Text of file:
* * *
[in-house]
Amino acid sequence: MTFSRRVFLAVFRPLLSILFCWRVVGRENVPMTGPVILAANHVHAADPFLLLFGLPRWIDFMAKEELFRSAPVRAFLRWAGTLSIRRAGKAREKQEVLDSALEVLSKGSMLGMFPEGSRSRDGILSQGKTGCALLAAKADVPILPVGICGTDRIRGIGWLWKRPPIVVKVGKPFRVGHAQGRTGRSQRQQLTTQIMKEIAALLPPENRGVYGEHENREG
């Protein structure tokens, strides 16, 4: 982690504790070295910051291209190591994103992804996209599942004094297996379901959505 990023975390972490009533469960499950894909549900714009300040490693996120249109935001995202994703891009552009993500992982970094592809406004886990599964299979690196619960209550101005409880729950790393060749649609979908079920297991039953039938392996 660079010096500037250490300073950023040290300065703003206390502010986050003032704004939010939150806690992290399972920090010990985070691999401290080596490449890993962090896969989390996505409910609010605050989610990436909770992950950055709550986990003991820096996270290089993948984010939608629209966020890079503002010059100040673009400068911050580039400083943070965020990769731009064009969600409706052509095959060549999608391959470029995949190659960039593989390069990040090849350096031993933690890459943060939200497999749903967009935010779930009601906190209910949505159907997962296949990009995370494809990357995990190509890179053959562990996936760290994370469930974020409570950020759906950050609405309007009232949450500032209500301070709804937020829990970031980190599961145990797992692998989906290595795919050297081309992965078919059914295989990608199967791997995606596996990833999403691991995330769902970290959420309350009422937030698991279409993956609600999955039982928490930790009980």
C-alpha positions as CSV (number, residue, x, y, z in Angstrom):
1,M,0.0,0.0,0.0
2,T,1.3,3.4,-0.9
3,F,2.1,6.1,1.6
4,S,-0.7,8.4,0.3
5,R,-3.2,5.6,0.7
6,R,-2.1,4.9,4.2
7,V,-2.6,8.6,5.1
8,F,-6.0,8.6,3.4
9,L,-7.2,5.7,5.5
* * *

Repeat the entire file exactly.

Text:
[in-house]
Amino acid sequence: MTFSRRVFLAVFRPLLSILFCWRVVGRENVPMTGPVILAANHVHAADPFLLLFGLPRWIDFMAKEELFRSAPVRAFLRWAGTLSIRRAGKAREKQEVLDSALEVLSKGSMLGMFPEGSRSRDGILSQGKTGCALLAAKADVPILPVGICGTDRIRGIGWLWKRPPIVVKVGKPFRVGHAQGRTGRSQRQQLTTQIMKEIAALLPPENRGVYGEHENREG
């Protein structure tokens, strides 16, 4: 982690504790070295910051291209190591994103992804996209599942004094297996379901959505 990023975390972490009533469960499950894909549900714009300040490693996120249109935001995202994703891009552009993500992982970094592809406004886990599964299979690196619960209550101005409880729950790393060749649609979908079920297991039953039938392996 660079010096500037250490300073950023040290300065703003206390502010986050003032704004939010939150806690992290399972920090010990985070691999401290080596490449890993962090896969989390996505409910609010605050989610990436909770992950950055709550986990003991820096996270290089993948984010939608629209966020890079503002010059100040673009400068911050580039400083943070965020990769731009064009969600409706052509095959060549999608391959470029995949190659960039593989390069990040090849350096031993933690890459943060939200497999749903967009935010779930009601906190209910949505159907997962296949990009995370494809990357995990190509890179053959562990996936760290994370469930974020409570950020759906950050609405309007009232949450500032209500301070709804937020829990970031980190599961145990797992692998989906290595795919050297081309992965078919059914295989990608199967791997995606596996990833999403691991995330769902970290959420309350009422937030698991279409993956609600999955039982928490930790009980």
C-alpha positions as CSV (number, residue, x, y, z in Angstrom):
1,M,0.0,0.0,0.0
2,T,1.3,3.4,-0.9
3,F,2.1,6.1,1.6
4,S,-0.7,8.4,0.3
5,R,-3.2,5.6,0.7
6,R,-2.1,4.9,4.2
7,V,-2.6,8.6,5.1
8,F,-6.0,8.6,3.4
9,L,-7.2,5.7,5.5